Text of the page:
speculative poetry by Bryant O'Hara
Price: $16.00 pbk.
Speculative Poetry, Afrofuturism
6x9; 85 p.
Publication date: June 22, 2021
Read an interview with Bryant O'Hara in the Blue Mountain Review.
“The Ghettobirds is populated by a wild array of sf-steampunk-Weird characters—symbionts, biohackers, swarm robots, and a mechanical chimera—all of whom combine into a “badass boombox” of a poetic choir. Bryant O’Hara’s book is happily infected with the “Virus Riddim,” and it will infect you, too.”
--Lesley Wheeler, author of The State She’s In and Unbecoming
“The Ghettobirds is solidly having fun with the tropes of science and SF, “that shake the dancehalls of spacetime.” It’s a fabulous narrative of interaction with the divine and demonic in the context of the cosmos…”— F. J. Bergmann, Editor, Star*Line Magazine
"With a vision that is sometimes dark, stark and frightening–there is body horror and predictions of forced evolutions, mutations and minor mayhem–O'Hara leavens this with humor, word play, riffing on African American tropes and vernacular."— Akua Lezli Hope, author of Them Gone
The Ghettobirds presents thirty works of speculative poetry that celebrate the ability of humanity to adapt to, surpass, and possibly transcend its environment and its origins. Sprinkled throughout this Afrofuturist collection are a series of recurring characters called the Ghettobirds, cybernetic beings created out of a technological singularity event that occurs in a slum. These beings exist to help humanity change itself so that, in time, it will have the capacity to leave its home world. O’Hara works with a love of both the natural and the artificial world, and uses rhythm and cadence to compress thought into images of just how strange our experiences can become as we learn to shape—and be shaped by—both worlds.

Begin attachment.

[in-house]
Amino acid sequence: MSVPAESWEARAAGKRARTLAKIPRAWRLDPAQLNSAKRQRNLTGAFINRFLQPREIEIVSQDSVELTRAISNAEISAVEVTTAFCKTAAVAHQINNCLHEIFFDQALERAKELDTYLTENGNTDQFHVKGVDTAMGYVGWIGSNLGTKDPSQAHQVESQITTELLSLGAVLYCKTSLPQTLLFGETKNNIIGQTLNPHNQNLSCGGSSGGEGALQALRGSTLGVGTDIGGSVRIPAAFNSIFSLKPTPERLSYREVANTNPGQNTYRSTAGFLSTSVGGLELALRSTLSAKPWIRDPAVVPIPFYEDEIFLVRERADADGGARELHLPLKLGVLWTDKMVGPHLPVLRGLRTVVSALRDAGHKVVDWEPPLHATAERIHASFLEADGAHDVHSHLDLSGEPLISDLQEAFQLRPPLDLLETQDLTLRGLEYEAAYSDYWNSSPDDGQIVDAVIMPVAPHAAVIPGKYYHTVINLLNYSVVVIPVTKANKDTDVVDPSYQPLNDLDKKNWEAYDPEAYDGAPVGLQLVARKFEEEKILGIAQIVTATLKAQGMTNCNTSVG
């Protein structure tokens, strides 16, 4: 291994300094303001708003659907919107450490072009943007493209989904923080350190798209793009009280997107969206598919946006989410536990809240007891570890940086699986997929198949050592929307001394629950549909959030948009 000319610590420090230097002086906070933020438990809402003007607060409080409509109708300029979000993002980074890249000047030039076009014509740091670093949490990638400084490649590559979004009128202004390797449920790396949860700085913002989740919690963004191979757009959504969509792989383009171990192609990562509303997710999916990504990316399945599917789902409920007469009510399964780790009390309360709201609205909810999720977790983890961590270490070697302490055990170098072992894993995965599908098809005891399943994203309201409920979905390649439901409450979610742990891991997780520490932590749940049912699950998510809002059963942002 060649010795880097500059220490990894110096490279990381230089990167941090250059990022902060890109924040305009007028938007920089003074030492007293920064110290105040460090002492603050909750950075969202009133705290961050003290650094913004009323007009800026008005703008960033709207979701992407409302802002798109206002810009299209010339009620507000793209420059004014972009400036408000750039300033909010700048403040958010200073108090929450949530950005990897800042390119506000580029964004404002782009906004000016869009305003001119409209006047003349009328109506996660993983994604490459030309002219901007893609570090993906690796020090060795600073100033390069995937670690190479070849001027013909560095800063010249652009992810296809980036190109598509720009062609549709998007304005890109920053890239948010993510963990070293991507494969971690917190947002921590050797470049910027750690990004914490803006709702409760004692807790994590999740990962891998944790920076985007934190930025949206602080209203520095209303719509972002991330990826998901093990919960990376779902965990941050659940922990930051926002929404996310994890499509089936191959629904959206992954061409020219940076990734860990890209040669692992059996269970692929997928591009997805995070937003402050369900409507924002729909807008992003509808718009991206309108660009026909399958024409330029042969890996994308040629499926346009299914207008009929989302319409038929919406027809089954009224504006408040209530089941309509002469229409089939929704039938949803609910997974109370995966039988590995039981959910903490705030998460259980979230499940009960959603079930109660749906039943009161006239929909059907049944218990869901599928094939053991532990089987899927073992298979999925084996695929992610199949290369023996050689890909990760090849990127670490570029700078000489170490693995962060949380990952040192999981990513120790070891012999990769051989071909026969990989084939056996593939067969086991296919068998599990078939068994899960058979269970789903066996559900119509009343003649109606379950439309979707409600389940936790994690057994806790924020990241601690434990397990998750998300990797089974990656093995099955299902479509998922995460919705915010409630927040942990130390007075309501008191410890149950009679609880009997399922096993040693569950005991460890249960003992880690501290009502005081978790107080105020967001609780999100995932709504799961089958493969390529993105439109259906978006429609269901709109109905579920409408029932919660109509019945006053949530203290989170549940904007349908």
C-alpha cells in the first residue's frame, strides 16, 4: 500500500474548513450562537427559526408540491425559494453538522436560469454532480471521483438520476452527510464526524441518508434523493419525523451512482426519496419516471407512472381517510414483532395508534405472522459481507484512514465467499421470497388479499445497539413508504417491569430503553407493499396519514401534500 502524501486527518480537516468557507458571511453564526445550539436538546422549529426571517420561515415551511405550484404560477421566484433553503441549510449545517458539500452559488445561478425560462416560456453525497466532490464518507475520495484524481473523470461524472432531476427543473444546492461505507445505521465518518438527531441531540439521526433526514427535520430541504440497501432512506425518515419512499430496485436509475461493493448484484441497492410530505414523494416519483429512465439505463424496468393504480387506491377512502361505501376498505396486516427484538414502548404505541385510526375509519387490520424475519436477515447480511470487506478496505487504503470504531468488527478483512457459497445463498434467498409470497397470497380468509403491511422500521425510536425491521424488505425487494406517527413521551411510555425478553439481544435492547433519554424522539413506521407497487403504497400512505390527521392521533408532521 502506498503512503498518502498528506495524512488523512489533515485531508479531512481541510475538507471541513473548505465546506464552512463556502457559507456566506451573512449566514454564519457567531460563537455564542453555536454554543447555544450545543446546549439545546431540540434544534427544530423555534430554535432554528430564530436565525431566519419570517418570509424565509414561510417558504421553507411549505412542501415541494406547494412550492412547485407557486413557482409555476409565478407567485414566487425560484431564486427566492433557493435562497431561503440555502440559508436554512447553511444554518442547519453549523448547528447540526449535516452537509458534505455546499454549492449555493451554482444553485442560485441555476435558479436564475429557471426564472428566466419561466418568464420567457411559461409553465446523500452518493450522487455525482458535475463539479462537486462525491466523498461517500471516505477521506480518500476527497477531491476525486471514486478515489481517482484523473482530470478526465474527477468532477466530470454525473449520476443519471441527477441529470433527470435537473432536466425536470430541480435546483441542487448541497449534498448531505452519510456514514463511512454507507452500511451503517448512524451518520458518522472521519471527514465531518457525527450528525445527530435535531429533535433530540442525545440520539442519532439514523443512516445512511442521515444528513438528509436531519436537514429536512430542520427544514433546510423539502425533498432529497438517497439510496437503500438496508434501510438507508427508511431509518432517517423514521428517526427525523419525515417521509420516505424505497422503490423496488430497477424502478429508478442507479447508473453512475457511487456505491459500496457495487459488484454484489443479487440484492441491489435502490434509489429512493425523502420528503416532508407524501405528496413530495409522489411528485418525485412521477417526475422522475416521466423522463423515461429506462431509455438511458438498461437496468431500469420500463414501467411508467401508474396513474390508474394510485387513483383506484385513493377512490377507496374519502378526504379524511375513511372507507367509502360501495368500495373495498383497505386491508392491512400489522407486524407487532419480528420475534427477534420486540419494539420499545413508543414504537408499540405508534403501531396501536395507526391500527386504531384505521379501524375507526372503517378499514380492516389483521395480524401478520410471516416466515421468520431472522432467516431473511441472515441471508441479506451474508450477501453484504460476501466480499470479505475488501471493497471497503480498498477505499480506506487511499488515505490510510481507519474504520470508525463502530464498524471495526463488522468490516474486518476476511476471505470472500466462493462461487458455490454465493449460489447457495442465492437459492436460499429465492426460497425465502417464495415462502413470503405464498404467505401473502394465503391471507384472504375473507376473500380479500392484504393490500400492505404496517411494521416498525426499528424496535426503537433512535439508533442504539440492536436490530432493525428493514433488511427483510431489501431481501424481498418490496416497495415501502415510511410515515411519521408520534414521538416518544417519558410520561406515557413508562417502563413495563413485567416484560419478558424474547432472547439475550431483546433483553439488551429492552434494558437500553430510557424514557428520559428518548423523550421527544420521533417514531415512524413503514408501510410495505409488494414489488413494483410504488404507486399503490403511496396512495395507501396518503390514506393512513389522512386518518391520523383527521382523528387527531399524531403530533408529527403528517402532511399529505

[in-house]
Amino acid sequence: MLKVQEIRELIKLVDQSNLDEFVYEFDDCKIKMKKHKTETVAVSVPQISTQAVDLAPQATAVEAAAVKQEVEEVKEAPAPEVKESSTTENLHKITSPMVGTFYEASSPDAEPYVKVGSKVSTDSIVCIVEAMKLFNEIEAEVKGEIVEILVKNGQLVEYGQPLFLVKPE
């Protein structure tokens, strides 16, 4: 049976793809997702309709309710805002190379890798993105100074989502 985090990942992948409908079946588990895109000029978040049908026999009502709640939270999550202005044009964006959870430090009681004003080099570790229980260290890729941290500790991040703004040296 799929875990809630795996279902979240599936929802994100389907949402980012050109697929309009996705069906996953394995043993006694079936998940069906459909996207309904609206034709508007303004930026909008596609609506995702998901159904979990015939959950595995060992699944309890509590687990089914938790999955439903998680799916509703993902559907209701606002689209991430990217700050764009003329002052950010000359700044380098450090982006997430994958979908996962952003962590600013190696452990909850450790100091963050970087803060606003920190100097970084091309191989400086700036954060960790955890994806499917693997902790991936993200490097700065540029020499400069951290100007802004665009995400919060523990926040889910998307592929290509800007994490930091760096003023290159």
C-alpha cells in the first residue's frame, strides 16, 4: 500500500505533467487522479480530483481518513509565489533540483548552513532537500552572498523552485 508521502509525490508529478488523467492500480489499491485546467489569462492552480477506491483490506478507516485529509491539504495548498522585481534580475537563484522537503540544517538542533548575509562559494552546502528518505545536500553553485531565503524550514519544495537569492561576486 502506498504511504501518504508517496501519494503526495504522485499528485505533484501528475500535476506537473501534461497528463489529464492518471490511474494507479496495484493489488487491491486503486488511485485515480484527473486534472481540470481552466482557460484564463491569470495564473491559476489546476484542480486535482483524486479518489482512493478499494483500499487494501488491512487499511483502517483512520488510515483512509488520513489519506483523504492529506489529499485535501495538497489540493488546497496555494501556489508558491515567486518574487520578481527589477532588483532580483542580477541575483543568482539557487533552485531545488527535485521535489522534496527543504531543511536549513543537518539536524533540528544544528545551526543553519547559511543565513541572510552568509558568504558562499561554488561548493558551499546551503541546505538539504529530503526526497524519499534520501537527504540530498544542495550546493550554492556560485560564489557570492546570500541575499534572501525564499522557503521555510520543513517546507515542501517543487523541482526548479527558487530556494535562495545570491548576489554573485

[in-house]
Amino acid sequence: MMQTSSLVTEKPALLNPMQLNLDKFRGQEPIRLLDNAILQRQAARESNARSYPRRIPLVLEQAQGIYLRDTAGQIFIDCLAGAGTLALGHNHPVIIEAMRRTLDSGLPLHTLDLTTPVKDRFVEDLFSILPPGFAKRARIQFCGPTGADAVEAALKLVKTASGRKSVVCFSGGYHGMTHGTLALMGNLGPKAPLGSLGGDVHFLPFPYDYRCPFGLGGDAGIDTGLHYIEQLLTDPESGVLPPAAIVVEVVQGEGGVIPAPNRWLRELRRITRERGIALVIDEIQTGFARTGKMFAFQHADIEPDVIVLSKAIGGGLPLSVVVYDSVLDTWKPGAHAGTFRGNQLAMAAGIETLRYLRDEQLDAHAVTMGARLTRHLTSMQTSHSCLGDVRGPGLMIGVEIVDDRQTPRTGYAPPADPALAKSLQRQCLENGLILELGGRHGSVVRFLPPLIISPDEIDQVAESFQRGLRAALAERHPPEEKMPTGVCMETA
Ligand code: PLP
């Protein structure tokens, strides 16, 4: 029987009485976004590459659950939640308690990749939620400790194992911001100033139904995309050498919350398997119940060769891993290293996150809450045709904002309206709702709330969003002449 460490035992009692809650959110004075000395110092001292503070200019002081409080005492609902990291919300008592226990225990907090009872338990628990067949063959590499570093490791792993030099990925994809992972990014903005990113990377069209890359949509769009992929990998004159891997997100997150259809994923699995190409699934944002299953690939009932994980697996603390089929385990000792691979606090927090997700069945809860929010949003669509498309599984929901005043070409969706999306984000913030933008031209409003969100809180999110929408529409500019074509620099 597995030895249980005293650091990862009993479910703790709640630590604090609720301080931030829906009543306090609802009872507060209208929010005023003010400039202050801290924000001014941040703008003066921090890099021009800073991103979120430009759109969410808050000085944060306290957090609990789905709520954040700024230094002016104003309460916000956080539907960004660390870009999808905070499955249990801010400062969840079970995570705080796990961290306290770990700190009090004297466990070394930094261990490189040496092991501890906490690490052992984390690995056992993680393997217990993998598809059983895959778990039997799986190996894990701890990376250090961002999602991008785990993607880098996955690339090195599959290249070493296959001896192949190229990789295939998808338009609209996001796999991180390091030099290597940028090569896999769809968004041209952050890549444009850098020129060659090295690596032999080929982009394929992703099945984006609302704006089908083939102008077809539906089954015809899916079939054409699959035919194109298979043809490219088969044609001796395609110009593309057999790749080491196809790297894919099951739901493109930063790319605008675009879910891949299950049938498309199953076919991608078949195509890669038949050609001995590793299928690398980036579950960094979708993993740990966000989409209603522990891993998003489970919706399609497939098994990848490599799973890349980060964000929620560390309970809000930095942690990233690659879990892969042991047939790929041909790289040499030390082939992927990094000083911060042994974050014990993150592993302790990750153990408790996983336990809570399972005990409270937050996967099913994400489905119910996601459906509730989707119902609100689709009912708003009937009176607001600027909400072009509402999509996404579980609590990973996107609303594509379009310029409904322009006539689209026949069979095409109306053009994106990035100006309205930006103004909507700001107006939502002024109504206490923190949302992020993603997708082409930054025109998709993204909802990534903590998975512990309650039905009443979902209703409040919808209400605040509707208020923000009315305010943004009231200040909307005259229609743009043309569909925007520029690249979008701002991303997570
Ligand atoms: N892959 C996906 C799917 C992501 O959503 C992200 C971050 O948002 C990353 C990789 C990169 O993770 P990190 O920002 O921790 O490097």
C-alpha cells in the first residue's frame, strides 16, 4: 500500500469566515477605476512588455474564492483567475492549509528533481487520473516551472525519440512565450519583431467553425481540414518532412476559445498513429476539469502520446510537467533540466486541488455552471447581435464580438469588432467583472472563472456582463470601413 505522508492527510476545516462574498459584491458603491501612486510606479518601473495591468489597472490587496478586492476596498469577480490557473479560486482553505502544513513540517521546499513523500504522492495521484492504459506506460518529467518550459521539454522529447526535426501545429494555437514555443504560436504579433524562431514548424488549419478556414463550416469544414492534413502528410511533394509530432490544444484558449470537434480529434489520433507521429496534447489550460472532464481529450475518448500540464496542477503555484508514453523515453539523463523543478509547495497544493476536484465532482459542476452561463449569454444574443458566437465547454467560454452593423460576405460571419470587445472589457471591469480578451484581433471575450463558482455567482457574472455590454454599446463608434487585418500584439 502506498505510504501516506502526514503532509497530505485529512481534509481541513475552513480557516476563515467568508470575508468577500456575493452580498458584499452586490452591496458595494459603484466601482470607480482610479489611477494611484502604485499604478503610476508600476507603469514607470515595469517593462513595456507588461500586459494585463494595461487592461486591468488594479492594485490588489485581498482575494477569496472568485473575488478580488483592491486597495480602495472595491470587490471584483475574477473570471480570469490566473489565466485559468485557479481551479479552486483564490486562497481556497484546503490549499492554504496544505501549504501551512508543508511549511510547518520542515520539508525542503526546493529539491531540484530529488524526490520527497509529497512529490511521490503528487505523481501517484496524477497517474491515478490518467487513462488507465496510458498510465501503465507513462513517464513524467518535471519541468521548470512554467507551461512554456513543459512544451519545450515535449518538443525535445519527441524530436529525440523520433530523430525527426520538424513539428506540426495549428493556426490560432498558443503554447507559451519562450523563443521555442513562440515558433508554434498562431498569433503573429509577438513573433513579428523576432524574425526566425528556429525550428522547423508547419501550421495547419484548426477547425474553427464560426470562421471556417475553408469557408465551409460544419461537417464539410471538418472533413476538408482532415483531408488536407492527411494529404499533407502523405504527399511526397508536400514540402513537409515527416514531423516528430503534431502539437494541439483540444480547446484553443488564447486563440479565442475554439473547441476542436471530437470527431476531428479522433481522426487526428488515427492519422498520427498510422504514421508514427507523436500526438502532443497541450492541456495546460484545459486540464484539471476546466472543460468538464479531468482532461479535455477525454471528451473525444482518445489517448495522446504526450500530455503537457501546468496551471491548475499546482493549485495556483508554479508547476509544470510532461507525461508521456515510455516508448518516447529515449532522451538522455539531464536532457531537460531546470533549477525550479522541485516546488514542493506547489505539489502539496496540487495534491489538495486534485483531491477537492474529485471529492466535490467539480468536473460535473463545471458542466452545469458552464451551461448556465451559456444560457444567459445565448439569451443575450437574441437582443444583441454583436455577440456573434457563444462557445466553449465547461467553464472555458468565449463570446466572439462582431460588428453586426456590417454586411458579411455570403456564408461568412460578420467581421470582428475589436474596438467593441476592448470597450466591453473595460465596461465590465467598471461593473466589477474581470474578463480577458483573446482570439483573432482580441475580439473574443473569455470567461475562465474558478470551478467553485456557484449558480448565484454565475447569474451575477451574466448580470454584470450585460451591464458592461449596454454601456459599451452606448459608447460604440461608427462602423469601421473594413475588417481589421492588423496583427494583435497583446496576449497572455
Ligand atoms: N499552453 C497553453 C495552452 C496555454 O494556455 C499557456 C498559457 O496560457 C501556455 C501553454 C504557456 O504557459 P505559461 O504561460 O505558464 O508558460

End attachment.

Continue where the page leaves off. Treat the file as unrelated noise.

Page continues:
About the Author
Bryant O'Hara was born in Long Beach, California, the son of a Marine Corps technician from Heflin, Alabama and a data entry clerk from Decatur, Georgia, both of whom instilled a love of music, art, technology, and the pursuit of knowledge. He received dual degrees in Mechanical Engineering and Humanities from Worcester Polytechnic Institute in 1993. His poetry has been published in Pandemic Atlanta 2020, Star*Line Magazine, and Eyedrum Periodically, as well as recognized in the Science Fiction Poetry Association’s Poetry Contest, long form division. Bryant is a member of the Tau Kappa Epsilon Fraternity and the Science Fiction Poetry Association, and is an ordained minister in the Church of the Flying Spaghetti Monster. He lives in Stone Mountain, Georgia, with his wife Alice, two out of seven children, and one out of five grandchildren.
Includes the poem "Hoop Dance" - nominated for the 2022
Rhysling Award, Long Form division, from SFPA
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